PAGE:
Confined Animal Feeding Operations Pose challenge


By Makenna Mays

INDIANAPOLIS – Surrounded by cornfields and farmland, Hill Farm sits far from any neighbor or residential business, and it is not until one is halfway up the family’s long gravel driveway that the smell of manure begins to register.

Marc and Heather Hill are fourth generation farmers, raising more than 30,000 pigs and 1,300 acres of corn, soybeans and wheat on their spread in Hancock County south of Greenfield.

“We feel it’s very important to open our doors and be transparent and to tell our farm’s story which is kind of representative of the majority if not all pig farms in Indiana,” said Heather Hill.

The Hills have a Confined Animal Feeding Operation, the technical term for a farming operation that confines 1,000 cattle, 2,500 swine when they are 55 pounds or more and 10,000 swine when they weigh less than 55 pounds.

Confined Feeding Operations, smaller farming operations, require that there be at least 300 cattle, 600 swine or sheep, 30,000 poultry or 500 horses.

CAFOs are currently the subject of controversy and repeated attempts to regulate owners of these kinds of operations of what they can and cannot do.

According to the Indiana State Department of Agriculture, there are roughly 57,500 farming operations in Indiana, 97 percent of which are family-owned such as the Hills’ farm in Hancock County.

Heather Hill and her husband Marc are just one of the many farm owners in Indiana concerned about the implications of future legislation on their business. This includes having the Environmental Protection Agency regulate manured fields and allowing input from neighbors and businesses when it comes to building farms, could have for their livelihoods.

While Indiana is largely an agriculture state, there are those who are worried about the implications these large farms have on the health of Hoosiers and the environment.

CAFOs, when not properly regulated, can pose a significant health risk to citizens as well as affecting quality of life, according to the Hoosier Environmental Council.

  • Eighty-one percent of waterways are polluted with E. coli and other pathogens from livestock;
  • CAFOs can release hydrogen sulfide and ammonia which, even at very low levels, can cause eye irritation and asthma symptoms;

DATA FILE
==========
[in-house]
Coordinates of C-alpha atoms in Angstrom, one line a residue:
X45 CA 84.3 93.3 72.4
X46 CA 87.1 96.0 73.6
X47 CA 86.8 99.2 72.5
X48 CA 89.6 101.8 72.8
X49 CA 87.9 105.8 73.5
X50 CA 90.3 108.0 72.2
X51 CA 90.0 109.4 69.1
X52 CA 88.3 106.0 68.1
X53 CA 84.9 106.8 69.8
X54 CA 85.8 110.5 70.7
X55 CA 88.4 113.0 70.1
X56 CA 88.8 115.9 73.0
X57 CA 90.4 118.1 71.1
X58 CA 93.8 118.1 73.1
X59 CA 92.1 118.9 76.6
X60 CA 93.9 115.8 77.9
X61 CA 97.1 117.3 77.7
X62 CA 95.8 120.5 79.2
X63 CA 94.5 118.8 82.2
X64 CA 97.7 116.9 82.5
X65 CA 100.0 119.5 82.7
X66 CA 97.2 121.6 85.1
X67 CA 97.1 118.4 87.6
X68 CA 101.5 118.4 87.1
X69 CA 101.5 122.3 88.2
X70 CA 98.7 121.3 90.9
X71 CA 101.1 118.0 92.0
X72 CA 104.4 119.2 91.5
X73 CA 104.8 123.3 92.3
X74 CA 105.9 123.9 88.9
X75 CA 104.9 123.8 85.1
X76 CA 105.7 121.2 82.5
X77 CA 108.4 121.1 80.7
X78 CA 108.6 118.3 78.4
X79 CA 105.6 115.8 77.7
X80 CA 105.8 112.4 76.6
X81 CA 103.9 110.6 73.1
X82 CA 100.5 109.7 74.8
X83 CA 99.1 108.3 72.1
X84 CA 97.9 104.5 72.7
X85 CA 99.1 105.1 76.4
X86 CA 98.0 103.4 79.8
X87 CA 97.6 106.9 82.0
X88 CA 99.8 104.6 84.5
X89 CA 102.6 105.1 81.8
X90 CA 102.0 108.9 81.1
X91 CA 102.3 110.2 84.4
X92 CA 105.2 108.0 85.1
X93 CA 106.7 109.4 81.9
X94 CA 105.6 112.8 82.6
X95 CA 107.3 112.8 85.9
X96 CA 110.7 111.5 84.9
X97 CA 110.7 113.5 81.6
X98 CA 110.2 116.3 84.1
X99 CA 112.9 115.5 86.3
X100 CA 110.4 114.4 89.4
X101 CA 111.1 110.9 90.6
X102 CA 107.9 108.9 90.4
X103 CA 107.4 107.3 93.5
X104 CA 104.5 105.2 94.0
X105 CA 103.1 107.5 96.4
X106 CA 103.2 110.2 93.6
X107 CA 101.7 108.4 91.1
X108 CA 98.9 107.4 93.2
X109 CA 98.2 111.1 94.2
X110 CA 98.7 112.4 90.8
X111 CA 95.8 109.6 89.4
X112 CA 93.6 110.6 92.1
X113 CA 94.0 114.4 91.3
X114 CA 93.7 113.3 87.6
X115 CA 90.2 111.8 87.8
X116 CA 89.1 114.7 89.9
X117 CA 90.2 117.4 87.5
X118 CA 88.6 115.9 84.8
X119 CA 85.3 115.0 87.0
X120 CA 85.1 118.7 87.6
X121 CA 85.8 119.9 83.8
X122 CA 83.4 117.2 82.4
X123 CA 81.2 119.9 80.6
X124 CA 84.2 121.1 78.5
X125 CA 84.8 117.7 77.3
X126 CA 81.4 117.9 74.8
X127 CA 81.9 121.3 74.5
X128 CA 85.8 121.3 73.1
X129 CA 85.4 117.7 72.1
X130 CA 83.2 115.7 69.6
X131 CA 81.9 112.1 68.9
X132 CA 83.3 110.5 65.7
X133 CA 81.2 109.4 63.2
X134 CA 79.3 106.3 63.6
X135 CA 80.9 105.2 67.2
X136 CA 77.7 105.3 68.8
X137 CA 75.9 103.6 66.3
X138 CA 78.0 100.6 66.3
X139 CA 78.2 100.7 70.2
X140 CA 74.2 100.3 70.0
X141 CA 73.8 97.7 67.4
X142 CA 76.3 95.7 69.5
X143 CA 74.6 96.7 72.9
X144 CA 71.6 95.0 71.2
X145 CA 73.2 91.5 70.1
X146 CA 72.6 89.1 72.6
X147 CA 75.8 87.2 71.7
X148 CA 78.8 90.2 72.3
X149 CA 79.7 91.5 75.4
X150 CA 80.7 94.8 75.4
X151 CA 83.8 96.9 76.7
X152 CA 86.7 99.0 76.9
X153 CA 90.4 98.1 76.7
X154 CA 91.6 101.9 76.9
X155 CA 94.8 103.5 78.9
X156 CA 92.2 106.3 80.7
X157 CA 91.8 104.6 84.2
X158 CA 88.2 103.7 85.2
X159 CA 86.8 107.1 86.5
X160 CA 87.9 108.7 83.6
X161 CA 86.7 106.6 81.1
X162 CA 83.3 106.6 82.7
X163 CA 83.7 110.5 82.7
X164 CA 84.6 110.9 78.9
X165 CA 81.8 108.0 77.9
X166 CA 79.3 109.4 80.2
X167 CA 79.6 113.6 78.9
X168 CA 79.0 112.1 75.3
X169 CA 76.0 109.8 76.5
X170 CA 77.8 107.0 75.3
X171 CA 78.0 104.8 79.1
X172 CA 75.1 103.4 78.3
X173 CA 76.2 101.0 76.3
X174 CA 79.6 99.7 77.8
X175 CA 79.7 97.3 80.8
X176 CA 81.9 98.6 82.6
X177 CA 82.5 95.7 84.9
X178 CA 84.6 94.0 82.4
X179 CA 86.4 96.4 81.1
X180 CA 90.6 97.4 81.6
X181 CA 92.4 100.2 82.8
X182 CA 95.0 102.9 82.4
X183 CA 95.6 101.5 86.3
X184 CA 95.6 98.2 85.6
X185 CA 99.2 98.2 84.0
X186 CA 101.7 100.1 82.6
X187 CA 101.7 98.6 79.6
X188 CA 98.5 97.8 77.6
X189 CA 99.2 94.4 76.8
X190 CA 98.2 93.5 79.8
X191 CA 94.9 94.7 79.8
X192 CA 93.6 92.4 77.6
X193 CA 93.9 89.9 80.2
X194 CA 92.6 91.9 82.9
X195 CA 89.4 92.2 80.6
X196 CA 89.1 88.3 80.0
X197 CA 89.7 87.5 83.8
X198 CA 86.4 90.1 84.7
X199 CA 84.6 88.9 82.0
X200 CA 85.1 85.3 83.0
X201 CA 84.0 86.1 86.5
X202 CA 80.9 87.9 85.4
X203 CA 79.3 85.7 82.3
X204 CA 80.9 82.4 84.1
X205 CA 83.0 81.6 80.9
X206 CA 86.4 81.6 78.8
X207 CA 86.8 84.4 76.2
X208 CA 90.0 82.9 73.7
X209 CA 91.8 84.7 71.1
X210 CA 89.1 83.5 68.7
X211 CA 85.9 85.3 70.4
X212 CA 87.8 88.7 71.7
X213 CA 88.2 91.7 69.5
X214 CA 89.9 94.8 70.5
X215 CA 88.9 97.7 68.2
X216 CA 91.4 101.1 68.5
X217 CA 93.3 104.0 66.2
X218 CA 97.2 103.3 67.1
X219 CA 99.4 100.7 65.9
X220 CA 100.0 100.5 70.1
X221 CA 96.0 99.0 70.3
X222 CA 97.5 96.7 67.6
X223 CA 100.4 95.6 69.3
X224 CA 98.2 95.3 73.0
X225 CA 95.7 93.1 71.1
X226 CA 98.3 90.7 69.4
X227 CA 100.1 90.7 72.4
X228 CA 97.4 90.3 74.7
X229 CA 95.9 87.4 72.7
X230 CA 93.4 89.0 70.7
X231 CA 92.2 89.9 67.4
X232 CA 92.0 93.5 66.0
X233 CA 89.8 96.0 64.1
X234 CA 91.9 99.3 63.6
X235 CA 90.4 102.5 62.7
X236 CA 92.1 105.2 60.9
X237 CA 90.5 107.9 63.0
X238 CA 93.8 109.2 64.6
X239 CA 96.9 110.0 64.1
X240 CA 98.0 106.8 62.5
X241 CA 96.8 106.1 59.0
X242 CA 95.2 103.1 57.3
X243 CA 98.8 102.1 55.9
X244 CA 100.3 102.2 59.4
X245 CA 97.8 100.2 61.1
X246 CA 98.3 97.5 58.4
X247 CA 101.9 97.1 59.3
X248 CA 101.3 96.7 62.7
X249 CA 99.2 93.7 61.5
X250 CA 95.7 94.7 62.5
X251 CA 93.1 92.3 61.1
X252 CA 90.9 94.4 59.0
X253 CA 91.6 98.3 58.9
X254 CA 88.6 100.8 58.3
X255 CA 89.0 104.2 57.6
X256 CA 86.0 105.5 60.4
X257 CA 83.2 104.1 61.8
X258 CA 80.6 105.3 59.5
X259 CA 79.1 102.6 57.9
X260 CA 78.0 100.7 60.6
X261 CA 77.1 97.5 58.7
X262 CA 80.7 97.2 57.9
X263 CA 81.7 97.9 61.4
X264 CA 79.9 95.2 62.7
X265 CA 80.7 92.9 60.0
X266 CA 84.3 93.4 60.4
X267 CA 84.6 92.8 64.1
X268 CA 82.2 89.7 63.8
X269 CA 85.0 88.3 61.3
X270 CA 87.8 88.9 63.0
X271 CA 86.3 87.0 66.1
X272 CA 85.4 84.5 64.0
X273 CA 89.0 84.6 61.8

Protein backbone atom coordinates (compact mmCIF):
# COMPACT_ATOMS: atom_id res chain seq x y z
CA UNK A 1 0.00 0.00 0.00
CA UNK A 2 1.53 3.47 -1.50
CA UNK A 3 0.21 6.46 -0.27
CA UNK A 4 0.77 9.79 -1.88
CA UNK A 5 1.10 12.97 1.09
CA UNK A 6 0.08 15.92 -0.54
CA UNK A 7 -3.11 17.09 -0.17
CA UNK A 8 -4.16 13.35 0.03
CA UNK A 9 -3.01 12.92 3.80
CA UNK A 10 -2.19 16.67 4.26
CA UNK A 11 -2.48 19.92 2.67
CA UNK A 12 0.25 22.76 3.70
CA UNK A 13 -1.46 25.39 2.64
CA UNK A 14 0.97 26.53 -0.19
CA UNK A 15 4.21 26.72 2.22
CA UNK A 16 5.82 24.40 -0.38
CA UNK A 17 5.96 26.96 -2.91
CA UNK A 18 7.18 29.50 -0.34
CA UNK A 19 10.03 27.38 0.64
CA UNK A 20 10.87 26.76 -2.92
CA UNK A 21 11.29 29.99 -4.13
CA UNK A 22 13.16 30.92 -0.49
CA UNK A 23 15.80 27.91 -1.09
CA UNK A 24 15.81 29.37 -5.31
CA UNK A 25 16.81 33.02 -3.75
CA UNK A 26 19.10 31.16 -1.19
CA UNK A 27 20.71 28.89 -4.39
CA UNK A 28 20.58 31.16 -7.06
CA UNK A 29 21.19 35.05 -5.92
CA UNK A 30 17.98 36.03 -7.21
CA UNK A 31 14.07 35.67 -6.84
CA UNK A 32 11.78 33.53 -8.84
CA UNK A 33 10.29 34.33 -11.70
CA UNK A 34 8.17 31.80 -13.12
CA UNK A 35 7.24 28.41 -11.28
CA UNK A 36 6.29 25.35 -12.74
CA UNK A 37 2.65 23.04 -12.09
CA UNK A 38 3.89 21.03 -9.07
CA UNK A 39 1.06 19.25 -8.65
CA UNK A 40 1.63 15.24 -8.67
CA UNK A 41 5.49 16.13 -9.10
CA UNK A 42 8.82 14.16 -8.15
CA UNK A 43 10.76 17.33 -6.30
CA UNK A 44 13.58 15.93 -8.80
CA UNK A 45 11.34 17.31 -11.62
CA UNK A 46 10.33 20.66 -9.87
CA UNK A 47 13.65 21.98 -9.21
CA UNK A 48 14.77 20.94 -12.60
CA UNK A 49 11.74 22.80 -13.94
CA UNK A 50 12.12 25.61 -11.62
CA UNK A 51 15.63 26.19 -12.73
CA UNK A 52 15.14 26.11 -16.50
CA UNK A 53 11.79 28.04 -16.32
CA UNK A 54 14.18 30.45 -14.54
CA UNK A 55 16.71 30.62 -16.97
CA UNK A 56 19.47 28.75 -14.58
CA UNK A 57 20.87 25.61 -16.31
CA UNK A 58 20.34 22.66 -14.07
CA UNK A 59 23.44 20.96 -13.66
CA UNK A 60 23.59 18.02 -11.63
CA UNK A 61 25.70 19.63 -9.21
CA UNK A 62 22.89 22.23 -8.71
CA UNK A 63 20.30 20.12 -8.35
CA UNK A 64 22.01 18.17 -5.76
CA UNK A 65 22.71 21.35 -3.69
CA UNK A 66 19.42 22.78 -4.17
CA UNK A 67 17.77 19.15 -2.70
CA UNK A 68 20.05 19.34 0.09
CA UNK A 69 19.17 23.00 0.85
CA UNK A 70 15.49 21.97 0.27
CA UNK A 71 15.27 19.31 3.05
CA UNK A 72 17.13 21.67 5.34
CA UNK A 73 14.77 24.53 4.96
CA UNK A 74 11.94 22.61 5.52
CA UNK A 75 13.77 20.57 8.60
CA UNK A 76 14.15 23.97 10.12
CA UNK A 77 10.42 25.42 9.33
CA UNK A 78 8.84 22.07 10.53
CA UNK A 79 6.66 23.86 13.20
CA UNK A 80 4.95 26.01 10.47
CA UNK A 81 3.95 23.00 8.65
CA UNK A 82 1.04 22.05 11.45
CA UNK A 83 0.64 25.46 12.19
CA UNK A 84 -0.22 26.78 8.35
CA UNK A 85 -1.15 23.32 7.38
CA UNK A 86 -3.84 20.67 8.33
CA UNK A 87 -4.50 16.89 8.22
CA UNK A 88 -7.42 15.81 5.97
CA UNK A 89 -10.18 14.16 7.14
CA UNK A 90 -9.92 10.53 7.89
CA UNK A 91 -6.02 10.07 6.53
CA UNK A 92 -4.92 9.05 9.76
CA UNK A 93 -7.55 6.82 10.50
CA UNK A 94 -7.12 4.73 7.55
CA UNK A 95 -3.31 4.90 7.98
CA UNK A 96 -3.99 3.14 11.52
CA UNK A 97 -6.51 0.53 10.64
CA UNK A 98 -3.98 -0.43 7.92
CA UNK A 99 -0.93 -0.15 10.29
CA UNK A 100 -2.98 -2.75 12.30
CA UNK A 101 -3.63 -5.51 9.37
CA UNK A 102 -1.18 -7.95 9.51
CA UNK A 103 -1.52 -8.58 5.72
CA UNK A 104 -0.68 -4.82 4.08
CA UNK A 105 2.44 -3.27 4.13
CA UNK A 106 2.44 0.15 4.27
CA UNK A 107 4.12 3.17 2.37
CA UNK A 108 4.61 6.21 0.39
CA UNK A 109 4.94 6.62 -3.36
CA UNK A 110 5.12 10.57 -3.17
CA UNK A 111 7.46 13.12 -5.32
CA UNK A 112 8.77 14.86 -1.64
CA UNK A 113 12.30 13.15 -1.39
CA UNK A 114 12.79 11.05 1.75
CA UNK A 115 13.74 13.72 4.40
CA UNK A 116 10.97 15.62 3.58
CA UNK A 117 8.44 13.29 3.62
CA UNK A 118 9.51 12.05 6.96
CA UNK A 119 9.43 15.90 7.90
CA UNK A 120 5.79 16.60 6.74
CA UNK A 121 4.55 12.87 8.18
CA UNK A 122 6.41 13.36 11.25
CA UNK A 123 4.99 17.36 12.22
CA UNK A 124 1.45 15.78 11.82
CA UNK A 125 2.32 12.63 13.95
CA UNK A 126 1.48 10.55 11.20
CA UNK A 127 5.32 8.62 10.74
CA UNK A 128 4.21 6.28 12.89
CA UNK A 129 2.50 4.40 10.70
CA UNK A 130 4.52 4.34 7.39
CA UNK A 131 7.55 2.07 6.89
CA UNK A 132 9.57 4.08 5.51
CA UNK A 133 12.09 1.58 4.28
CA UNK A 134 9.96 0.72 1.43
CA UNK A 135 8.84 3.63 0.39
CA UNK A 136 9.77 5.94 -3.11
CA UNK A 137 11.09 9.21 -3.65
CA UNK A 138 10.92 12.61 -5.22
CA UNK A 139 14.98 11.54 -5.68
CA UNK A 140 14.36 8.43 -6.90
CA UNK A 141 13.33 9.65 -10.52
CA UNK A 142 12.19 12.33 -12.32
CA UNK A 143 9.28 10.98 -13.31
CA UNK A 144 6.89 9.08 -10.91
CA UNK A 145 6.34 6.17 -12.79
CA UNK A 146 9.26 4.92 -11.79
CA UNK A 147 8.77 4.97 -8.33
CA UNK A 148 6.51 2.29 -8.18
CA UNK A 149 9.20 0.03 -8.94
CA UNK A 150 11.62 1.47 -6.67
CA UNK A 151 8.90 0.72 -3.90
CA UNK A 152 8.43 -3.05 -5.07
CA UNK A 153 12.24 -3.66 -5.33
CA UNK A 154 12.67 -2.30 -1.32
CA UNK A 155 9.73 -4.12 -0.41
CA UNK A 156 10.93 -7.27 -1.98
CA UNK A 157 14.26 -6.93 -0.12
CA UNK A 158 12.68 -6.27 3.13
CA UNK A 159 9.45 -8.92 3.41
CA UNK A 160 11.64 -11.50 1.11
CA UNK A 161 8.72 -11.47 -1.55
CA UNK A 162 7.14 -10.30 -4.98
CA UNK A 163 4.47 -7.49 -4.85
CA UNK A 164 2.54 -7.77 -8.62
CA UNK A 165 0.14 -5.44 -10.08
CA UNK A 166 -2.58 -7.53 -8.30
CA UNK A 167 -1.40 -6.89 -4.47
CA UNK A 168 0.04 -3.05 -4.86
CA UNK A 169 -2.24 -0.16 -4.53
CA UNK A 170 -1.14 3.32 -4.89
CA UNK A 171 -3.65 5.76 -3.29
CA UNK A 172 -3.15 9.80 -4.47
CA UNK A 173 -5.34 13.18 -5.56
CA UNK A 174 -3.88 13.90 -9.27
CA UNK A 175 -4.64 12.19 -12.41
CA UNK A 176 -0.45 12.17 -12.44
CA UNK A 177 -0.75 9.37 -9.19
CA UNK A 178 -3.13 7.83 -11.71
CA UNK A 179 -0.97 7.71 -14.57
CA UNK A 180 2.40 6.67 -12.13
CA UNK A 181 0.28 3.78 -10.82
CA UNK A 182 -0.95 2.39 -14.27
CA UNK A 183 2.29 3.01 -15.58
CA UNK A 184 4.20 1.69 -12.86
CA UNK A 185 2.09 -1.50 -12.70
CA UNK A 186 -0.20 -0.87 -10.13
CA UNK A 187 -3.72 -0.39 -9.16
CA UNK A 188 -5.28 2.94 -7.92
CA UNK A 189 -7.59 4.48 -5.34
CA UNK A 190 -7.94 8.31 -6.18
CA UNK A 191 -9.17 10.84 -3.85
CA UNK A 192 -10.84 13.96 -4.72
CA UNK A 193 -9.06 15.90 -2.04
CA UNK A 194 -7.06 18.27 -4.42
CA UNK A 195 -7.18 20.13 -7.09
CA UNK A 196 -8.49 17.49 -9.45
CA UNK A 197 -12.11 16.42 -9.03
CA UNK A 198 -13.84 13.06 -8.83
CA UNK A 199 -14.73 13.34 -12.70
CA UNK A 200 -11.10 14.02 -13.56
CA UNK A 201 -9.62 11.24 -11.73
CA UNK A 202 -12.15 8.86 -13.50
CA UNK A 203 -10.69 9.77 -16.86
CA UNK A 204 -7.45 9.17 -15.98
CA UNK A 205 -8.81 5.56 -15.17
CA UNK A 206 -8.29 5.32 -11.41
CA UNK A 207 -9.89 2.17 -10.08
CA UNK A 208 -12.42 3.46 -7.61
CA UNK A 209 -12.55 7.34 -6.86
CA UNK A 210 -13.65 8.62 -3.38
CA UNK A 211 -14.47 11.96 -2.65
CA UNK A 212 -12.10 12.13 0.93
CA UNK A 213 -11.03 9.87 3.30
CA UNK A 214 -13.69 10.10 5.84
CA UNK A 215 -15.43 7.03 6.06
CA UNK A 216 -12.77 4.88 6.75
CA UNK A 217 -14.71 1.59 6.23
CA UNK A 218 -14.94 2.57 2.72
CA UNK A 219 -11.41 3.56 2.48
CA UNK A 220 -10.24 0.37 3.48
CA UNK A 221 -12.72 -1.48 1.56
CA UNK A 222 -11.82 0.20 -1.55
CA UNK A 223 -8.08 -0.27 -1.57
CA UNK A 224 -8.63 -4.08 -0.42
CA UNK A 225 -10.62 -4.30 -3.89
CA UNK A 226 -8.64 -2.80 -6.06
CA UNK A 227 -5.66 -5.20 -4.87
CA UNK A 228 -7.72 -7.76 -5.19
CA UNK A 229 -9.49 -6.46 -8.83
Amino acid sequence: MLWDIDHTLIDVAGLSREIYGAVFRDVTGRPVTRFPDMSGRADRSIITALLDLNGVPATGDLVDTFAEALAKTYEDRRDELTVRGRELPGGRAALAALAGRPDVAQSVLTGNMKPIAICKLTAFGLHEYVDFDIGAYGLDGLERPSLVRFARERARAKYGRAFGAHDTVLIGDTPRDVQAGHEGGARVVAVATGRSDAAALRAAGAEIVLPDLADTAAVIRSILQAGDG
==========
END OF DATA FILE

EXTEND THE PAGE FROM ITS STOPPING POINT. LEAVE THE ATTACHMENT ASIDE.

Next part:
• Unproperly regulated waste can lead to fly and other infestations;
  • Those who live next to waterways have reported animal waste run-off; and
  • Polluted waterways prevent recreation such as swimming and fishing.

Kim Ferraro, policy director and senior staff attorney for the Hoosier Environmental Council, said that this issue is not about choosing sides.

“The Hoosier Environmental Council recognizes that Indiana has long been an agricultural state and our push to have more protective safeguards in place in respect to CAFOs has nothing to do with being anti-farmer,” Ferraro said.

However, Ferraro also said that from their perspective CAFOs are not farms but instead big industries.

“The regulations that apply to them treat them as if they were some sort of traditional farm,” said Ferraro. “Our position is that for many reasons, the regulations don’t adequately protect our environment and public health.”

Ultimately, Ferraro hopes that the Indiana Department of Environmental Management improves regulations such as the air emissions produced by CAFOs, provide greater setback from waterways and sensitive environmental areas, and offers better protection for people and public health with greater setback from existing residences. CAFO regulations differ in each county.

“Any heavy industry has to get clean air act permits and clean water act permits in order to restrict air pollutions emissions and we think that evidence shows is that the same needs to be applied to CAFOs,” Ferraro said.

Indiana is a top 10 agriculture state. It also has $31.2 million in direct economic output, and for every 10 jobs in agriculture, eight more are created in other industry sectors, according to data from the Indiana State Department of Agriculture.